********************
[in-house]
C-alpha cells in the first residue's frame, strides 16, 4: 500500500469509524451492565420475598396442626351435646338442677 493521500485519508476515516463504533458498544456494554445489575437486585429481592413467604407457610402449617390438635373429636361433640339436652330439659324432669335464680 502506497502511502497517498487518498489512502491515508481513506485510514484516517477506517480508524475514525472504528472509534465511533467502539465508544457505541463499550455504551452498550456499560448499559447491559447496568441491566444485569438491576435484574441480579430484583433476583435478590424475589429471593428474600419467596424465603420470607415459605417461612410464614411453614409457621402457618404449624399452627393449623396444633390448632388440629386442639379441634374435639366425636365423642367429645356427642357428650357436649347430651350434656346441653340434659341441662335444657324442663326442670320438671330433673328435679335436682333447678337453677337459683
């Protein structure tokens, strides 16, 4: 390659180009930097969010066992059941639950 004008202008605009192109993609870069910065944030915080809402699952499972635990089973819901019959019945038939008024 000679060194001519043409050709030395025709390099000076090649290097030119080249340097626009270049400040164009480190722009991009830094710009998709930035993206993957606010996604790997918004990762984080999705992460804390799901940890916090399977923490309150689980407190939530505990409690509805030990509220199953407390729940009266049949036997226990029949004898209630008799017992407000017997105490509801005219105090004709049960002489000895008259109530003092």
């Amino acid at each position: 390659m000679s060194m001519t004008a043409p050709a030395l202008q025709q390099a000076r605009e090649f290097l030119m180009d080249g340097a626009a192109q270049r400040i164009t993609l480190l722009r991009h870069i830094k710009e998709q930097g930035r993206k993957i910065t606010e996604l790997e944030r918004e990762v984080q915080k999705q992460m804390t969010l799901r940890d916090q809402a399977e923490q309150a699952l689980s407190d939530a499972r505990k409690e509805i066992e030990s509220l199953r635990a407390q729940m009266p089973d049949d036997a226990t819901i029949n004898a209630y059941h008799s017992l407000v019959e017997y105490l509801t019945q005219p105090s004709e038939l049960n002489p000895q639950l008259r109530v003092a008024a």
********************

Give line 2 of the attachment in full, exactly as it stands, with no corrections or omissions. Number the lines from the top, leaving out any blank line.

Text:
C-alpha cells in the first residue's frame, strides 16, 4: 500500500469509524451492565420475598396442626351435646338442677 493521500485519508476515516463504533458498544456494554445489575437486585429481592413467604407457610402449617390438635373429636361433640339436652330439659324432669335464680 502506497502511502497517498487518498489512502491515508481513506485510514484516517477506517480508524475514525472504528472509534465511533467502539465508544457505541463499550455504551452498550456499560448499559447491559447496568441491566444485569438491576435484574441480579430484583433476583435478590424475589429471593428474600419467596424465603420470607415459605417461612410464614411453614409457621402457618404449624399452627393449623396444633390448632388440629386442639379441634374435639366425636365423642367429645356427642357428650357436649347430651350434656346441653340434659341441662335444657324442663326442670320438671330433673328435679335436682333447678337453677337459683